[Coming back to the series on approaches to dissonance in the MDA model, this post will cover Disbelief or the point where the fantasy breaks down in a game.]
The cut-scene showed the character in space dodging missiles and then running along a ship.
Now, I’m having trouble making him move around the town. His amazing speed from just moments ago is gone. What happened?
What I experienced was a moment of ludo-narrative dissonance. What I learned my character could do through the cut-scene was not matching what I was trying to get my character to do. The game was Sonic Unleashed.
In order to be part of any narrative event like theater, a movie or even, dare I say it, games, you have to buy into the narrative. In order to maintain the fantasy of the experience, you must continue to suspend your disbelief. You must believe that the world of the narrative operates to a set of rules, even if you may not know what those rules are.
In this case and many others, the world breaks down if the rules do not make sense. If the dynamic-mechanic loop does not allow the player to express the character in a manner that matches the way that other content within the mechanic systems suggest or show is possible, dissonance is introduced. The player is forced to leave the realm of the game and question why such expressions cannot be achieved. Are the controls being handled correctly? Is there a rule in place that blocks such expressions? Is the game conspiring against me?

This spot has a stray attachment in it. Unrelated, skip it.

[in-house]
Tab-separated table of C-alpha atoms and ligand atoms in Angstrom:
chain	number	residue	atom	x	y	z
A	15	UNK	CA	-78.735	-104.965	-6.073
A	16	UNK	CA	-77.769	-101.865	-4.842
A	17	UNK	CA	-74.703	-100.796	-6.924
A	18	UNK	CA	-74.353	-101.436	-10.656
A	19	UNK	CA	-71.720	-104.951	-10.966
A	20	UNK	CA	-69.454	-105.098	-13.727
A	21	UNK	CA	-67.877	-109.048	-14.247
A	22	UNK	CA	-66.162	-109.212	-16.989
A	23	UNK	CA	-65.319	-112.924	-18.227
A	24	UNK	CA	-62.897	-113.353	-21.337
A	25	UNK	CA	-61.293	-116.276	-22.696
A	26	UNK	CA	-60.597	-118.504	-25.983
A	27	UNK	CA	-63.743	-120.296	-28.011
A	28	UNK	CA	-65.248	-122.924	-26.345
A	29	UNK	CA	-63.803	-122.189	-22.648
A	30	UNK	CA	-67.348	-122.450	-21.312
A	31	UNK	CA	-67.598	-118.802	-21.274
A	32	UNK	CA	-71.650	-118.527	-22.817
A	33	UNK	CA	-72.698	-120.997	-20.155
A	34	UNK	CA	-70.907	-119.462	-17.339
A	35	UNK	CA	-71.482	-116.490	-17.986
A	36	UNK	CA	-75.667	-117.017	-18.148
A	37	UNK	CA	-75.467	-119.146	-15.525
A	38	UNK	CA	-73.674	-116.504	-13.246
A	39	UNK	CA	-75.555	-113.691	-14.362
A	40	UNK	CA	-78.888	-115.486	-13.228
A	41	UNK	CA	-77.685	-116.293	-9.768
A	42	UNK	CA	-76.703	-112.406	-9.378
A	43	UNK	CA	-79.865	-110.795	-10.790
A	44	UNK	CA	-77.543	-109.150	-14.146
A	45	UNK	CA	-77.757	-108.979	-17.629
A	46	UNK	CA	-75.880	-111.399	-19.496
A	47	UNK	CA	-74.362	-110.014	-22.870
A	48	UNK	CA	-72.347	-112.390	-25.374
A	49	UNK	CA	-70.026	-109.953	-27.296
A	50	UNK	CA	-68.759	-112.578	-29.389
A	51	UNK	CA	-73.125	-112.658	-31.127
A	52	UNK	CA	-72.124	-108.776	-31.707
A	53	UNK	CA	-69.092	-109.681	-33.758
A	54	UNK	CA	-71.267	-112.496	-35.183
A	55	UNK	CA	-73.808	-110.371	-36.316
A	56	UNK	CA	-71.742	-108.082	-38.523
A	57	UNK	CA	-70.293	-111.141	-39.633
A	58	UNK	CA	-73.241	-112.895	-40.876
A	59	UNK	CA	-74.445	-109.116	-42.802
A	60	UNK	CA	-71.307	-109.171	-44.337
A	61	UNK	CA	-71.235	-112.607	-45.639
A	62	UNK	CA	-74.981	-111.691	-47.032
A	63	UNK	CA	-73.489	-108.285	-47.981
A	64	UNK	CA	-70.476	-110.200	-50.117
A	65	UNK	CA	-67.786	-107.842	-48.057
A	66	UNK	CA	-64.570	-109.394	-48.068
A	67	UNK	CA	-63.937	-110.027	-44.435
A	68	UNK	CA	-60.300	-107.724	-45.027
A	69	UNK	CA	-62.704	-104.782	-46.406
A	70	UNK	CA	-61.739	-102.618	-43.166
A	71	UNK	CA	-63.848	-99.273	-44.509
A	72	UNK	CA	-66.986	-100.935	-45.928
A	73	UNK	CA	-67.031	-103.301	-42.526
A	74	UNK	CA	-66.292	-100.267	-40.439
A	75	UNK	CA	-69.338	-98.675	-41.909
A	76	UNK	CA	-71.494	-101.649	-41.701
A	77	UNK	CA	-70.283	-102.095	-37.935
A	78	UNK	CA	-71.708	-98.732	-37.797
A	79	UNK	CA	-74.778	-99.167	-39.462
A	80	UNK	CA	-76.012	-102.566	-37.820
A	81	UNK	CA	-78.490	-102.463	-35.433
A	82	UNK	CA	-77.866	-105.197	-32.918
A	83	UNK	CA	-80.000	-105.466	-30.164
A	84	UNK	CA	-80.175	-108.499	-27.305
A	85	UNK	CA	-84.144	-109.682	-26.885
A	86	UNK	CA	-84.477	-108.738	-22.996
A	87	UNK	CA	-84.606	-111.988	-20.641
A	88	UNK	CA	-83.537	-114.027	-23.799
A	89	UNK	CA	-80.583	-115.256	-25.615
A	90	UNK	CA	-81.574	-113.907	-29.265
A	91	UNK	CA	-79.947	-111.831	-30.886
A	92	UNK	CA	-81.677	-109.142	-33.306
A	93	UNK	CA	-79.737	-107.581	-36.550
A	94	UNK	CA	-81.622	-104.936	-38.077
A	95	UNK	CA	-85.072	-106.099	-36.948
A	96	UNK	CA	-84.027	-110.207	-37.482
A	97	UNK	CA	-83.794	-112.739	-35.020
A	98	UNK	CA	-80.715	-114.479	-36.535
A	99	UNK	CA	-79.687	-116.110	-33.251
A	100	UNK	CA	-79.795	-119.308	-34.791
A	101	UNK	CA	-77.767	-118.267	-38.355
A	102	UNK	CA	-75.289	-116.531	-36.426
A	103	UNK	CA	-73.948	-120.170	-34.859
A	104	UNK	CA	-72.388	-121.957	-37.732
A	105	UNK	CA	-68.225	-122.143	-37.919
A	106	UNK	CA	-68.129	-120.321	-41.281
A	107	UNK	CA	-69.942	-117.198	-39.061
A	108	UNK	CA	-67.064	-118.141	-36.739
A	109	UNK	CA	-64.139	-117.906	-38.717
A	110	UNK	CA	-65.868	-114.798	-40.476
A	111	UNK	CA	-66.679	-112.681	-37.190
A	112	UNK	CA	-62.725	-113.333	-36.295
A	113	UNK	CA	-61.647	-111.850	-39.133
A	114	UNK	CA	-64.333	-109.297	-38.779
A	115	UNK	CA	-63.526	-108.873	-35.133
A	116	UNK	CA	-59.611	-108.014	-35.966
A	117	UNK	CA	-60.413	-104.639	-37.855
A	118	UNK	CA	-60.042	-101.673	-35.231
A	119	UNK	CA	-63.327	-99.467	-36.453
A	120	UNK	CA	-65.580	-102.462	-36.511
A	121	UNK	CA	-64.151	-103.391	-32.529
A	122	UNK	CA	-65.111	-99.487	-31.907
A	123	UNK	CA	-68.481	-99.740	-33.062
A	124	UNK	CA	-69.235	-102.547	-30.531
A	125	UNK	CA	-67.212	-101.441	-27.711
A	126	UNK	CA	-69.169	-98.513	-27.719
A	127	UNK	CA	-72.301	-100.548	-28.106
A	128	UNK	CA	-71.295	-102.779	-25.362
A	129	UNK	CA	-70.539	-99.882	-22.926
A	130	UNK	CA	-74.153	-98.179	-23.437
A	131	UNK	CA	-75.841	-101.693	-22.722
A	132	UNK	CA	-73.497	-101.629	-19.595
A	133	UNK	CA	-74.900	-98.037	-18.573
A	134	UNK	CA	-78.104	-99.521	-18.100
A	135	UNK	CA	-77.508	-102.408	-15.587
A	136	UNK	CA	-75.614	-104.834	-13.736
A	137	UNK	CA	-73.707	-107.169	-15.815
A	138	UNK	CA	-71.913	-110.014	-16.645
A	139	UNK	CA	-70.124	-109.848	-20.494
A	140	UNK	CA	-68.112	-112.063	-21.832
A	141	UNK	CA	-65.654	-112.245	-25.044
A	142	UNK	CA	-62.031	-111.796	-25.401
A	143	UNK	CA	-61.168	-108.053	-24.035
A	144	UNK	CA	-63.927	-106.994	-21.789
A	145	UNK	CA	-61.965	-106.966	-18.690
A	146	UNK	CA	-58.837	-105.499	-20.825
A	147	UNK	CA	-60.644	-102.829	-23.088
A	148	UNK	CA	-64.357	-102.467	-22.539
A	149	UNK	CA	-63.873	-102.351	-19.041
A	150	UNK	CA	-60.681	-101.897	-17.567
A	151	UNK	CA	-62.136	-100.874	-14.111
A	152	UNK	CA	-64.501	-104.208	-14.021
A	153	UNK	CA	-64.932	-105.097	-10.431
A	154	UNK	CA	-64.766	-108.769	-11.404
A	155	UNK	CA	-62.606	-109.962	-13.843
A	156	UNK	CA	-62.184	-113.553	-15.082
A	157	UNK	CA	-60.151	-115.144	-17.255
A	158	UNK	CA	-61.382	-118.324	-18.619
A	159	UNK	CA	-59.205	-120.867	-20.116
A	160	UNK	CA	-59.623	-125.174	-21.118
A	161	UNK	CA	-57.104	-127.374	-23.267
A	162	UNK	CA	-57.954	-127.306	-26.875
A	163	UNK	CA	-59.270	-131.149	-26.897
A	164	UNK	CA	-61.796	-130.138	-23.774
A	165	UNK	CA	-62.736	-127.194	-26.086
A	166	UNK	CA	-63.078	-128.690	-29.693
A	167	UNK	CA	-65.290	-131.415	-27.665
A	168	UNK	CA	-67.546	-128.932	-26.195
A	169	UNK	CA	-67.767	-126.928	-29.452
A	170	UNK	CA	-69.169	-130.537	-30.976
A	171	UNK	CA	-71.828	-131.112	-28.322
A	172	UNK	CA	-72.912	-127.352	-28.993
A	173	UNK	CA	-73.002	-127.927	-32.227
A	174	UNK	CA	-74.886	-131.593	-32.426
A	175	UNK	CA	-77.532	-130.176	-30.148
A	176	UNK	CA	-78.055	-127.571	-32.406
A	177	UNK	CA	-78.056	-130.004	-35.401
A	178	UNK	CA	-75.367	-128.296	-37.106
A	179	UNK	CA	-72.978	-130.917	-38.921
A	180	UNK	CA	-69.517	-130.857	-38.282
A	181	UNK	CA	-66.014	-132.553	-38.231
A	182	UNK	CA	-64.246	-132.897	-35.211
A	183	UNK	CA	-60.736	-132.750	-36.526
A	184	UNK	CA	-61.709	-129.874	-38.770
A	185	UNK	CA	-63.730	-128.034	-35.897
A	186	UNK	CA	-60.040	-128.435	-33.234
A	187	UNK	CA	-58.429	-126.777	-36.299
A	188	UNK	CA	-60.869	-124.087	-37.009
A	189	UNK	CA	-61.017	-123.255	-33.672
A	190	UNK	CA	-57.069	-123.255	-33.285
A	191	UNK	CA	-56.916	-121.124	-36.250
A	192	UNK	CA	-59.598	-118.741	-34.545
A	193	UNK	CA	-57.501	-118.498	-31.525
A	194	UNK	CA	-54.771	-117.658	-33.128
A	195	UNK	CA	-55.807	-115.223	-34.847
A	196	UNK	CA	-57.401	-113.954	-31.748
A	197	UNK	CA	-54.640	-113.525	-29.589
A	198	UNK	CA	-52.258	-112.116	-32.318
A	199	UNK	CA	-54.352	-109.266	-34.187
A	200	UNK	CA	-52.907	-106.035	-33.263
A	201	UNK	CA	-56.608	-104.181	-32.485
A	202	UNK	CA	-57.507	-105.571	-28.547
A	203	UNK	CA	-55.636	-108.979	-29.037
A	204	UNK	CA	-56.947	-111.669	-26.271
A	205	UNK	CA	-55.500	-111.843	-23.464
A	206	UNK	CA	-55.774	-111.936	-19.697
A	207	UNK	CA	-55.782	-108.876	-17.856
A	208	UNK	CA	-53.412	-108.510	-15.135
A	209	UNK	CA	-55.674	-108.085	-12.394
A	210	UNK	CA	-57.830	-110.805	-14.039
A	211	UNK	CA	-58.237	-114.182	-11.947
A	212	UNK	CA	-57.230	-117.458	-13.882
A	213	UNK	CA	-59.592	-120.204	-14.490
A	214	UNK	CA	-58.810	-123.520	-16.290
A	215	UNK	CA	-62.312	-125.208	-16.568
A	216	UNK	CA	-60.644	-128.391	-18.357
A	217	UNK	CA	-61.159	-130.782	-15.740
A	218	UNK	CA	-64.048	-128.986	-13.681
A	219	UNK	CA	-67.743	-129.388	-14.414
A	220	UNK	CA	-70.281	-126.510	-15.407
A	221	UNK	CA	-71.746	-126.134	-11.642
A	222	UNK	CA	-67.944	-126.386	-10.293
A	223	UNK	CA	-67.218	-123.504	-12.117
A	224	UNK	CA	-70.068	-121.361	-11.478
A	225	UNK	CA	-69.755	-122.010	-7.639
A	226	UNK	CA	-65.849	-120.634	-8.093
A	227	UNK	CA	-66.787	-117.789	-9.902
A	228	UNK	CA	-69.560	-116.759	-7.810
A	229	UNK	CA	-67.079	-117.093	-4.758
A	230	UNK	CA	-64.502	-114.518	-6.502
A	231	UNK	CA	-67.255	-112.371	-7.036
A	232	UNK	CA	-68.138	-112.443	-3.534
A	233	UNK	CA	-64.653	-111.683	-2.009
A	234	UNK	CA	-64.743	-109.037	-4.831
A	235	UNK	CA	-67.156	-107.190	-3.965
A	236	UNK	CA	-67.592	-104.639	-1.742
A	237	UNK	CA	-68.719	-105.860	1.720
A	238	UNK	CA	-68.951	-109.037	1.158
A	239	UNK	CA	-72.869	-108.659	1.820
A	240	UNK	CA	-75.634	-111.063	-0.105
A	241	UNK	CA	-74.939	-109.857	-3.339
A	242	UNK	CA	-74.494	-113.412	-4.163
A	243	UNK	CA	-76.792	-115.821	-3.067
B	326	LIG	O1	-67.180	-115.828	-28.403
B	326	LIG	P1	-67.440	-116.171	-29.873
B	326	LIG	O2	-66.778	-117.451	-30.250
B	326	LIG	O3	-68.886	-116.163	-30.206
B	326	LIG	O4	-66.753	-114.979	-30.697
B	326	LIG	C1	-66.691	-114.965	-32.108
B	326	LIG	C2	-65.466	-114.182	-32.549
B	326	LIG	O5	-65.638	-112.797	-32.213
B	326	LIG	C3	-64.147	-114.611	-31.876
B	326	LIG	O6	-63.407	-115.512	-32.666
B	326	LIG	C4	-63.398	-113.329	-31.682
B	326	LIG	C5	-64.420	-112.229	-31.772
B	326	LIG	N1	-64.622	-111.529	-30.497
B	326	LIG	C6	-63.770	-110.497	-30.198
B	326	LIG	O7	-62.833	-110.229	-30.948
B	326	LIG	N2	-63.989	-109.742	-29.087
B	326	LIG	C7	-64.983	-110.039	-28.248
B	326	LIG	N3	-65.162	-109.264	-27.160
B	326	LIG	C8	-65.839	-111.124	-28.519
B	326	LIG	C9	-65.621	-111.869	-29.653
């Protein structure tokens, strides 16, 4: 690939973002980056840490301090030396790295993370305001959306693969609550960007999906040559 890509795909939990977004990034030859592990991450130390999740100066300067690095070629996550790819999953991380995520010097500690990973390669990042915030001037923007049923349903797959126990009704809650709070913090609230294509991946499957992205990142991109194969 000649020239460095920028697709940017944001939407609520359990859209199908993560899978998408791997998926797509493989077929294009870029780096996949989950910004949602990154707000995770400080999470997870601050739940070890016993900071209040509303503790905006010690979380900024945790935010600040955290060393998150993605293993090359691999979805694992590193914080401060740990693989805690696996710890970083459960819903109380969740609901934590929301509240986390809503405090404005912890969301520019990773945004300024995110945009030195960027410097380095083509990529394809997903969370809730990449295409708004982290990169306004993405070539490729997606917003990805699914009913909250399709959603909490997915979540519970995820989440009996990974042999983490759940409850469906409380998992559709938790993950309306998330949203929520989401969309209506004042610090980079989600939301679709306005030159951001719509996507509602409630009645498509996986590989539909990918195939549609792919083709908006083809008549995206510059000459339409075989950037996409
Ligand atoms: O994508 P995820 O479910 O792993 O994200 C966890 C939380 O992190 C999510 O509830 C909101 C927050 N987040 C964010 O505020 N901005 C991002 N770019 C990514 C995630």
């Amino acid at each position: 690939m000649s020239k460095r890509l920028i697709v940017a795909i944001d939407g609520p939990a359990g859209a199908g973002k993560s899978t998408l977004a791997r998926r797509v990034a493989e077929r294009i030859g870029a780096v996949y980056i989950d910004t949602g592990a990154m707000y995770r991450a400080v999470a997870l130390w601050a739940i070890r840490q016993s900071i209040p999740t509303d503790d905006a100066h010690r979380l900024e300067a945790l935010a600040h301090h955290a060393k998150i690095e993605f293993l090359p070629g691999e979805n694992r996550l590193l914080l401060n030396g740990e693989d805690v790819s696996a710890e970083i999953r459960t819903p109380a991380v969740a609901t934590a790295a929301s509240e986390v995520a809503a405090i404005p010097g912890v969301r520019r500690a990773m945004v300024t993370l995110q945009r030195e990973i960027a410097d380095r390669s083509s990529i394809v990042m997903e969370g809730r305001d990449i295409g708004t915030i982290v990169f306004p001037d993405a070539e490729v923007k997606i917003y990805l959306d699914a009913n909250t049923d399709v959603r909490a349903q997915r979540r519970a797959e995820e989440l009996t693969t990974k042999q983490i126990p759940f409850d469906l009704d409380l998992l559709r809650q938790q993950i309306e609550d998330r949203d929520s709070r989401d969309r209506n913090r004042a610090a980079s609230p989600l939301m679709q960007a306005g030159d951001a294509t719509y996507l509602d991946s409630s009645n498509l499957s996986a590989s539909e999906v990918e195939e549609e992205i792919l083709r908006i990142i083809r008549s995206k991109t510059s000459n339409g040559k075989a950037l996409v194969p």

Once the first crack in the fourth wall start, its hard to stop more. If I cannot do that, what other things can’t I do? Once the narrative presents a situation that is impossible for the player to achieve without stating a reason why such an action is now impossible, the belief shatters.
I mention the why because it is important to make a difference between games that have an “abilitease” and games that fail to understand the agency of the player. Many Metroid games are designed in such a way that the player will see or otherwise use many advanced verb-set combinations but then be stripped of them through early in the story of the game. It is not just a matter of reducing agency through an arbitrary reason, one of the many in-game goals then becomes to restore the former ‘glory’ of the character at the beginning of the story. The amount of dissonance is reduced because the rule-set and assets (mechanics) support the enforcement of the reduction of the verb-set. In the case of many Metroid games, the game even prompts the player with areas to explore — with the possibility of regaining some verbs — by marking areas in such a way to remind the player that certain abilities still need to be regained.
Sonic Unleashed did none of this. Sonic, in fact, gains a new power that he cannot control, he can become a werewolf — ignoring the fact that he is a hedgehog. (The etymologist in me rolls his eyes at the thought that a hedgehog could become a “man-wolf”.) After this revelation, Sonic must explore the town. The radical change between the introduction cut-scene of Sonic in space is immediately contradicted by the mundanity of exploring a town. No explanation is given as to source of this new power or why Sonic is now chained to the boring task of helping people — major dissonance and disbelief.